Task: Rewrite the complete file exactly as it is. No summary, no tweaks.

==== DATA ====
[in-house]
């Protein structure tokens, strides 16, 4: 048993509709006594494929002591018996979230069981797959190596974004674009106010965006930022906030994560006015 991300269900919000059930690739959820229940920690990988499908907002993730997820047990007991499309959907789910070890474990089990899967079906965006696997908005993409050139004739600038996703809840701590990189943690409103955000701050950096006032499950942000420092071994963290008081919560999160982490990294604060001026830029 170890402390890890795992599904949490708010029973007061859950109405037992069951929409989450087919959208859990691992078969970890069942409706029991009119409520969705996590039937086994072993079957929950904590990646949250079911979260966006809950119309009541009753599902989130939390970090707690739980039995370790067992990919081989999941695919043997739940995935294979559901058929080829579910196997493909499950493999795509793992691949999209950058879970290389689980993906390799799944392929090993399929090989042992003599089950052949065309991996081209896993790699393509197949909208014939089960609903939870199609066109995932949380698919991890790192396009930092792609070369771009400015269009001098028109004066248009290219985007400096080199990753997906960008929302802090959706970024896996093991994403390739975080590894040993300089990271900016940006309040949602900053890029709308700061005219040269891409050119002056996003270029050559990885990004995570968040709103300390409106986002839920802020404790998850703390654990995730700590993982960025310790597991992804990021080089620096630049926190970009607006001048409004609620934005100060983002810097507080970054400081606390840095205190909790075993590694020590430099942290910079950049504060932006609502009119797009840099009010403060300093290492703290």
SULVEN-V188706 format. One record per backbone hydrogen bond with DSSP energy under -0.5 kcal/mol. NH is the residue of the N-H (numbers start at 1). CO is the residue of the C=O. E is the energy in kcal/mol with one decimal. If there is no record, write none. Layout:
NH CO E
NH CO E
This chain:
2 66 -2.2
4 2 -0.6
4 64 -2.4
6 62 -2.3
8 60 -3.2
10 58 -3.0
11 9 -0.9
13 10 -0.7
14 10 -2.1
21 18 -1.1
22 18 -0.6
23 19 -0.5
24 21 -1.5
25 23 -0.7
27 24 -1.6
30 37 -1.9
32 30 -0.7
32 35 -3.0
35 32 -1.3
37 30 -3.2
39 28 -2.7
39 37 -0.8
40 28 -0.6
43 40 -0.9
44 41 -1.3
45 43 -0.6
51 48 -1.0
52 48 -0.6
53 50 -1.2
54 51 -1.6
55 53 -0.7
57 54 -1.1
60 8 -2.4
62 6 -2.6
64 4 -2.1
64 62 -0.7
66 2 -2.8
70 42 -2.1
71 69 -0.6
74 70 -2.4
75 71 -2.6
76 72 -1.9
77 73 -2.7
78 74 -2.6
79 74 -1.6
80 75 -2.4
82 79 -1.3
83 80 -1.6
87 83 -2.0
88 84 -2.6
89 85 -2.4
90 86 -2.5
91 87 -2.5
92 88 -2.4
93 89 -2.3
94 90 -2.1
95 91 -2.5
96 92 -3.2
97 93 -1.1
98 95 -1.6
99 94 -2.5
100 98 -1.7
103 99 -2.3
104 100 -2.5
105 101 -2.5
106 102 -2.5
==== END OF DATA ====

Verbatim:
[in-house]
């Protein structure tokens, strides 16, 4: 048993509709006594494929002591018996979230069981797959190596974004674009106010965006930022906030994560006015 991300269900919000059930690739959820229940920690990988499908907002993730997820047990007991499309959907789910070890474990089990899967079906965006696997908005993409050139004739600038996703809840701590990189943690409103955000701050950096006032499950942000420092071994963290008081919560999160982490990294604060001026830029 170890402390890890795992599904949490708010029973007061859950109405037992069951929409989450087919959208859990691992078969970890069942409706029991009119409520969705996590039937086994072993079957929950904590990646949250079911979260966006809950119309009541009753599902989130939390970090707690739980039995370790067992990919081989999941695919043997739940995935294979559901058929080829579910196997493909499950493999795509793992691949999209950058879970290389689980993906390799799944392929090993399929090989042992003599089950052949065309991996081209896993790699393509197949909208014939089960609903939870199609066109995932949380698919991890790192396009930092792609070369771009400015269009001098028109004066248009290219985007400096080199990753997906960008929302802090959706970024896996093991994403390739975080590894040993300089990271900016940006309040949602900053890029709308700061005219040269891409050119002056996003270029050559990885990004995570968040709103300390409106986002839920802020404790998850703390654990995730700590993982960025310790597991992804990021080089620096630049926190970009607006001048409004609620934005100060983002810097507080970054400081606390840095205190909790075993590694020590430099942290910079950049504060932006609502009119797009840099009010403060300093290492703290």
SULVEN-V188706 format. One record per backbone hydrogen bond with DSSP energy under -0.5 kcal/mol. NH is the residue of the N-H (numbers start at 1). CO is the residue of the C=O. E is the energy in kcal/mol with one decimal. If there is no record, write none. Layout:
NH CO E
NH CO E
This chain:
2 66 -2.2
4 2 -0.6
4 64 -2.4
6 62 -2.3
8 60 -3.2
10 58 -3.0
11 9 -0.9
13 10 -0.7
14 10 -2.1
21 18 -1.1
22 18 -0.6
23 19 -0.5
24 21 -1.5
25 23 -0.7
27 24 -1.6
30 37 -1.9
32 30 -0.7
32 35 -3.0
35 32 -1.3
37 30 -3.2
39 28 -2.7
39 37 -0.8
40 28 -0.6
43 40 -0.9
44 41 -1.3
45 43 -0.6
51 48 -1.0
52 48 -0.6
53 50 -1.2
54 51 -1.6
55 53 -0.7
57 54 -1.1
60 8 -2.4
62 6 -2.6
64 4 -2.1
64 62 -0.7
66 2 -2.8
70 42 -2.1
71 69 -0.6
74 70 -2.4
75 71 -2.6
76 72 -1.9
77 73 -2.7
78 74 -2.6
79 74 -1.6
80 75 -2.4
82 79 -1.3
83 80 -1.6
87 83 -2.0
88 84 -2.6
89 85 -2.4
90 86 -2.5
91 87 -2.5
92 88 -2.4
93 89 -2.3
94 90 -2.1
95 91 -2.5
96 92 -3.2
97 93 -1.1
98 95 -1.6
99 94 -2.5
100 98 -1.7
103 99 -2.3
104 100 -2.5
105 101 -2.5
106 102 -2.5